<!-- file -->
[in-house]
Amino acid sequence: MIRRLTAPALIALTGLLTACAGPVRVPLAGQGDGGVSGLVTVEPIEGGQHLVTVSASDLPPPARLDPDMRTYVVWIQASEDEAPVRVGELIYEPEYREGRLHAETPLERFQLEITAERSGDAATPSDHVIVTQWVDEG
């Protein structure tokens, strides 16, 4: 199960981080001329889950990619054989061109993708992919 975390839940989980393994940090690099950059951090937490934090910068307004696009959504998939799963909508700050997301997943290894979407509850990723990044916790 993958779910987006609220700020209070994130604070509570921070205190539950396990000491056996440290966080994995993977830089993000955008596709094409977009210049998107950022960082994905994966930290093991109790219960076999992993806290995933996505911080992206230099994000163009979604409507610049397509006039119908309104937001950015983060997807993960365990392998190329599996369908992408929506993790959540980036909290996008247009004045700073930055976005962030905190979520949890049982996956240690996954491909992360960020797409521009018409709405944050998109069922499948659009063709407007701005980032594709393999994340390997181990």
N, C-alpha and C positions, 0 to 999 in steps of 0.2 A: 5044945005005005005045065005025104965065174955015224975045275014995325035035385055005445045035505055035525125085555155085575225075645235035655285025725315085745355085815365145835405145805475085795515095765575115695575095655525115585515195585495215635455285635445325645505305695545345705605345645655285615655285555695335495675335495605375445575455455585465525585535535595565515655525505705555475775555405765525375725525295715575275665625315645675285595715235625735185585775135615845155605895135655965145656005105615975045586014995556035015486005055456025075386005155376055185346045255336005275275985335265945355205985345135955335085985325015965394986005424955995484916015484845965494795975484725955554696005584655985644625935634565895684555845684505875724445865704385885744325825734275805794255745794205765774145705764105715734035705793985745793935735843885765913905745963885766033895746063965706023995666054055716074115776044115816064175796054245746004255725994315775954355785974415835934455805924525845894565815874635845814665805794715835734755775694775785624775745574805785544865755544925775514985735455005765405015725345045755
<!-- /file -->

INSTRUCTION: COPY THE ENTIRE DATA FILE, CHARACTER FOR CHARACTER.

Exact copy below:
[in-house]
Amino acid sequence: MIRRLTAPALIALTGLLTACAGPVRVPLAGQGDGGVSGLVTVEPIEGGQHLVTVSASDLPPPARLDPDMRTYVVWIQASEDEAPVRVGELIYEPEYREGRLHAETPLERFQLEITAERSGDAATPSDHVIVTQWVDEG
């Protein structure tokens, strides 16, 4: 199960981080001329889950990619054989061109993708992919 975390839940989980393994940090690099950059951090937490934090910068307004696009959504998939799963909508700050997301997943290894979407509850990723990044916790 993958779910987006609220700020209070994130604070509570921070205190539950396990000491056996440290966080994995993977830089993000955008596709094409977009210049998107950022960082994905994966930290093991109790219960076999992993806290995933996505911080992206230099994000163009979604409507610049397509006039119908309104937001950015983060997807993960365990392998190329599996369908992408929506993790959540980036909290996008247009004045700073930055976005962030905190979520949890049982996956240690996954491909992360960020797409521009018409709405944050998109069922499948659009063709407007701005980032594709393999994340390997181990």
N, C-alpha and C positions, 0 to 999 in steps of 0.2 A: 5044945005005005005045065005025104965065174955015224975045275014995325035035385055005445045035505055035525125085555155085575225075645235035655285025725315085745355085815365145835405145805475085795515095765575115695575095655525115585515195585495215635455285635445325645505305695545345705605345645655285615655285555695335495675335495605375445575455455585465525585535535595565515655525505705555475775555405765525375725525295715575275665625315645675285595715235625735185585775135615845155605895135655965145656005105615975045586014995556035015486005055456025075386005155376055185346045255336005275275985335265945355205985345135955335085985325015965394986005424955995484916015484845965494795975484725955554696005584655985644625935634565895684555845684505875724445865704385885744325825734275805794255745794205765774145705764105715734035705793985745793935735843885765913905745963885766033895746063965706023995666054055716074115776044115816064175796054245746004255725994315775954355785974415835934455805924525845894565815874635845814665805794715835734755775694775785624775745574805785544865755544925775514985735455005765405015725345045755